A Story of Love, Compassion, Friendship & Loyalty
About eight years ago a wild Australian Sulphur Crested Cockatoo flew into a car
and broke its wing. The motorist took it to the Vet in Nerang , Queensland ,
who had to amputate the wing.
We adopted her - for which we needed a National Parks and Wildlife permit -
and kept her in a cage outside where she was often visited by wild Cockatoos.
One of the things that impressed us was how she would push lettuce leaves
through the bars of the cage, offering food to visitors.
Last Sunday 23 July 2006, she again had a visitor.
As usual he spent a lot of time sitting on the cage with a tamper proof latch
There was a lot of talking and grooming.
A bloke has to look presentable when courting a bird!
Things got interesting when he approached the front door. . . ..
The clever fellow figured out how to undo the tamper proof latch!
He opened the door for a lot of mutual grooming and food sharing...
Oooh that's nice! Scratch a bit more on that side, dear...
He was not shy to get into the cage and would go in and out a number of times
They mated! We are looking forward to beautiful baby cockatoos
Later on, the whole extended family came visiting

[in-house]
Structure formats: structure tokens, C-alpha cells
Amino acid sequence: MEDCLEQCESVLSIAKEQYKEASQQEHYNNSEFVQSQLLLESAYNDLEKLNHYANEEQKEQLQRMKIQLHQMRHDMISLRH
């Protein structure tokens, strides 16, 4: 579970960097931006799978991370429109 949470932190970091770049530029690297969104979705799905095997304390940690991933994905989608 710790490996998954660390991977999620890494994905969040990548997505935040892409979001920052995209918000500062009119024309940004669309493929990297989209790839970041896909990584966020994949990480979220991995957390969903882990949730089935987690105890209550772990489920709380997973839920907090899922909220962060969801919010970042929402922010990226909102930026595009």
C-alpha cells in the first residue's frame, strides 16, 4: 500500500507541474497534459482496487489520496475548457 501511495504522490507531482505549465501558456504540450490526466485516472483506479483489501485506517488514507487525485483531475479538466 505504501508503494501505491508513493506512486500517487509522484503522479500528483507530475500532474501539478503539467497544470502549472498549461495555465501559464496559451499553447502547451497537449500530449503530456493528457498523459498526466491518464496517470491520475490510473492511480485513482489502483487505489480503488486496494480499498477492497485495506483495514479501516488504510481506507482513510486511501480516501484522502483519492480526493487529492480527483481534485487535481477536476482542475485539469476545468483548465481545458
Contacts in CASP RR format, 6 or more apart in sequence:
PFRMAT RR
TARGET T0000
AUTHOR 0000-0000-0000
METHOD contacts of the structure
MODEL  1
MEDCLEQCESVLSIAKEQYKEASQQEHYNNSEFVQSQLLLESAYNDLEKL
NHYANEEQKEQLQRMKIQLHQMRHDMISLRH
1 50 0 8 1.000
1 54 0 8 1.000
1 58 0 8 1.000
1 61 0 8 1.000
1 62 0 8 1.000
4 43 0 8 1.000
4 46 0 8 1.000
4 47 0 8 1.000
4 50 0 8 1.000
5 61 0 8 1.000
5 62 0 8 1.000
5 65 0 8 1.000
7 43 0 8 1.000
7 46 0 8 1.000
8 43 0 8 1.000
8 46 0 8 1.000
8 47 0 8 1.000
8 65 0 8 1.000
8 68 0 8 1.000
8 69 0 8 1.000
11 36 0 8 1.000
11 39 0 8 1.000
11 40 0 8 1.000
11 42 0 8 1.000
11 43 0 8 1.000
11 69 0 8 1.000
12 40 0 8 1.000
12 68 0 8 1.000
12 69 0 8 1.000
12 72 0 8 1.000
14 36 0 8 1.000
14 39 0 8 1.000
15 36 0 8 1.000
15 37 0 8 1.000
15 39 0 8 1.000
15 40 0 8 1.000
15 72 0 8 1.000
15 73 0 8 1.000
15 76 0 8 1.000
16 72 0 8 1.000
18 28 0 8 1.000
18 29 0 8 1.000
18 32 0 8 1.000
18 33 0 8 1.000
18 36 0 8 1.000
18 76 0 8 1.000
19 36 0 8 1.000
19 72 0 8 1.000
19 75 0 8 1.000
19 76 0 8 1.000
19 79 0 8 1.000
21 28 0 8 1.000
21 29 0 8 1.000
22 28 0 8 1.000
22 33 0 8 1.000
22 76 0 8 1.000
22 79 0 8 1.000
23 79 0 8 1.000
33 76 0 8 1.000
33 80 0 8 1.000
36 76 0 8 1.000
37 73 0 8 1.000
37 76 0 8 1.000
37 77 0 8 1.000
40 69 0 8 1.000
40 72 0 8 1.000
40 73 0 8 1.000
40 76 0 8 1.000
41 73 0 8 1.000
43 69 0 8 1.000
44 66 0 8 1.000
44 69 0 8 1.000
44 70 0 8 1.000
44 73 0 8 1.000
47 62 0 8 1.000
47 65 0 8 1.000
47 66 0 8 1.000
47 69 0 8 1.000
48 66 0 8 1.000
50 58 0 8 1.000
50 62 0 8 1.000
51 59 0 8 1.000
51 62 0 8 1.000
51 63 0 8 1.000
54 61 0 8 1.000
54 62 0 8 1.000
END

but the special mate was back every day so far
We leave the door open during the day but if we forget, it doesn't matter -
cockatoos have intelligence that rival primates.
Because she has only one wing, she stays inside or just sits on top
Guess what happened next...
At first it seemed as though he was annoyed because she did not fly off with
him and he would squawk a lot. He soon came to understand that she could
not fly so he just stayed. However, she was no longer returning to her cage.
The two of them would stay in the trees in our garden and because the yard
is well fenced, they were safe from dogs but the neighbor’s cat is not kept
indoors at night and we often have to chase it away. Chances are the cat
would come off second best in a confrontation with a Cockatoo but at night
cats remain a danger because they could stalk a sleeping bird on the ground
Cockatoos make their nests in hollow logs but we noticed the male hard at work
digging a hole under a clump of Lilly Pilly trees. We put down a hollow log for them
but they just ignored us. The nest he dug was a hole with a short tunnel leading off
to where she laid her eggs. Once there were eggs in the nest, the male became
extremely aggressive. You better not get near the nest or he will take chunks
of flesh from your foot. It was difficult to take these pictures because I literally
had to steal them while running away from the male
We kept a vigil to see how things were progressing.
They took turns incubating the eggs and covering the tunnel.
After about three weeks, the eggs hatched.
Have a careful look at this picture and try to spot the bit of yellow fluff
Whenever Mum & Dad Cockatoo leave the nest, we try to get a look
but you have to do it while running because Dad Cockatoo is chasing you!
Second lap running around the Lilly Pilly trees!
Well l, I hope his mother thinks he is pretty and eventually I might think so too
but at the moment, both of them just look like pink balls with a bit of yellow fluff
How's that for a true Aussie Love Story????
Definitely has the aaawwwww factor!